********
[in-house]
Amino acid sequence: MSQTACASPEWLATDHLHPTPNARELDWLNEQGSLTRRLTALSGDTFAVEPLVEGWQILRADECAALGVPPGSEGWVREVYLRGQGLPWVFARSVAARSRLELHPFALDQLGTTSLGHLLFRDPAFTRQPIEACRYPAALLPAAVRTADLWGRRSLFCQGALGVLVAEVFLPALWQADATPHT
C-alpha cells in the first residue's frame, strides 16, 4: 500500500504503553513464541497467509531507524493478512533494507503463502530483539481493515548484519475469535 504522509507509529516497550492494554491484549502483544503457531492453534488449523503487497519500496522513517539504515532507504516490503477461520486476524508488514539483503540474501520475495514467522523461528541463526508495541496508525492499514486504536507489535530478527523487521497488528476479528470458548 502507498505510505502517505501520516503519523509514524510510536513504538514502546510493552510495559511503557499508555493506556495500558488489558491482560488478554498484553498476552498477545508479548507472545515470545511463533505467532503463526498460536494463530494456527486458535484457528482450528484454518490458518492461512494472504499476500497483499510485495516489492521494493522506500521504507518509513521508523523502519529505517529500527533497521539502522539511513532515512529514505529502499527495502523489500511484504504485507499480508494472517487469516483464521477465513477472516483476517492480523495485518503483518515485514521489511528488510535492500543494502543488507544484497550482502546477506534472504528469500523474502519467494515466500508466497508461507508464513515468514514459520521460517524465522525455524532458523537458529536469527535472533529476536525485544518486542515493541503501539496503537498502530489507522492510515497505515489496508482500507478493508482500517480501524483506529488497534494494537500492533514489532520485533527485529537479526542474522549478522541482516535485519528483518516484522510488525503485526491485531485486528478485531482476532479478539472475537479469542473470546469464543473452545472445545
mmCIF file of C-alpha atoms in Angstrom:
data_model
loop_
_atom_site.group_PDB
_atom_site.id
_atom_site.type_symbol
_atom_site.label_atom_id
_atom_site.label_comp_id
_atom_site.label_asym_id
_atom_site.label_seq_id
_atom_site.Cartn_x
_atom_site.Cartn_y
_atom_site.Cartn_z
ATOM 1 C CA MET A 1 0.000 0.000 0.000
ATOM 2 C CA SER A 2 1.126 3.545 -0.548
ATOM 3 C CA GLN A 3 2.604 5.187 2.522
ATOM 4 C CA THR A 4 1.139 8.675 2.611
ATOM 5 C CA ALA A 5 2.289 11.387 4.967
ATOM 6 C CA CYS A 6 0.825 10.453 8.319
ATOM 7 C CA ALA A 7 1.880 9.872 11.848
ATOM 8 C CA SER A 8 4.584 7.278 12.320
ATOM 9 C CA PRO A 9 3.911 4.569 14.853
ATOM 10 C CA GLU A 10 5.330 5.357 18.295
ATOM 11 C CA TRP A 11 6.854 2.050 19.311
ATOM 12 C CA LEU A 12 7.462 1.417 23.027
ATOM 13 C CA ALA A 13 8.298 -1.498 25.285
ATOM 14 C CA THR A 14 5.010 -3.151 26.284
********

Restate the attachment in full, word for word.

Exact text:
[in-house]
Amino acid sequence: MSQTACASPEWLATDHLHPTPNARELDWLNEQGSLTRRLTALSGDTFAVEPLVEGWQILRADECAALGVPPGSEGWVREVYLRGQGLPWVFARSVAARSRLELHPFALDQLGTTSLGHLLFRDPAFTRQPIEACRYPAALLPAAVRTADLWGRRSLFCQGALGVLVAEVFLPALWQADATPHT
C-alpha cells in the first residue's frame, strides 16, 4: 500500500504503553513464541497467509531507524493478512533494507503463502530483539481493515548484519475469535 504522509507509529516497550492494554491484549502483544503457531492453534488449523503487497519500496522513517539504515532507504516490503477461520486476524508488514539483503540474501520475495514467522523461528541463526508495541496508525492499514486504536507489535530478527523487521497488528476479528470458548 502507498505510505502517505501520516503519523509514524510510536513504538514502546510493552510495559511503557499508555493506556495500558488489558491482560488478554498484553498476552498477545508479548507472545515470545511463533505467532503463526498460536494463530494456527486458535484457528482450528484454518490458518492461512494472504499476500497483499510485495516489492521494493522506500521504507518509513521508523523502519529505517529500527533497521539502522539511513532515512529514505529502499527495502523489500511484504504485507499480508494472517487469516483464521477465513477472516483476517492480523495485518503483518515485514521489511528488510535492500543494502543488507544484497550482502546477506534472504528469500523474502519467494515466500508466497508461507508464513515468514514459520521460517524465522525455524532458523537458529536469527535472533529476536525485544518486542515493541503501539496503537498502530489507522492510515497505515489496508482500507478493508482500517480501524483506529488497534494494537500492533514489532520485533527485529537479526542474522549478522541482516535485519528483518516484522510488525503485526491485531485486528478485531482476532479478539472475537479469542473470546469464543473452545472445545
mmCIF file of C-alpha atoms in Angstrom:
data_model
loop_
_atom_site.group_PDB
_atom_site.id
_atom_site.type_symbol
_atom_site.label_atom_id
_atom_site.label_comp_id
_atom_site.label_asym_id
_atom_site.label_seq_id
_atom_site.Cartn_x
_atom_site.Cartn_y
_atom_site.Cartn_z
ATOM 1 C CA MET A 1 0.000 0.000 0.000
ATOM 2 C CA SER A 2 1.126 3.545 -0.548
ATOM 3 C CA GLN A 3 2.604 5.187 2.522
ATOM 4 C CA THR A 4 1.139 8.675 2.611
ATOM 5 C CA ALA A 5 2.289 11.387 4.967
ATOM 6 C CA CYS A 6 0.825 10.453 8.319
ATOM 7 C CA ALA A 7 1.880 9.872 11.848
ATOM 8 C CA SER A 8 4.584 7.278 12.320
ATOM 9 C CA PRO A 9 3.911 4.569 14.853
ATOM 10 C CA GLU A 10 5.330 5.357 18.295
ATOM 11 C CA TRP A 11 6.854 2.050 19.311
ATOM 12 C CA LEU A 12 7.462 1.417 23.027
ATOM 13 C CA ALA A 13 8.298 -1.498 25.285
ATOM 14 C CA THR A 14 5.010 -3.151 26.284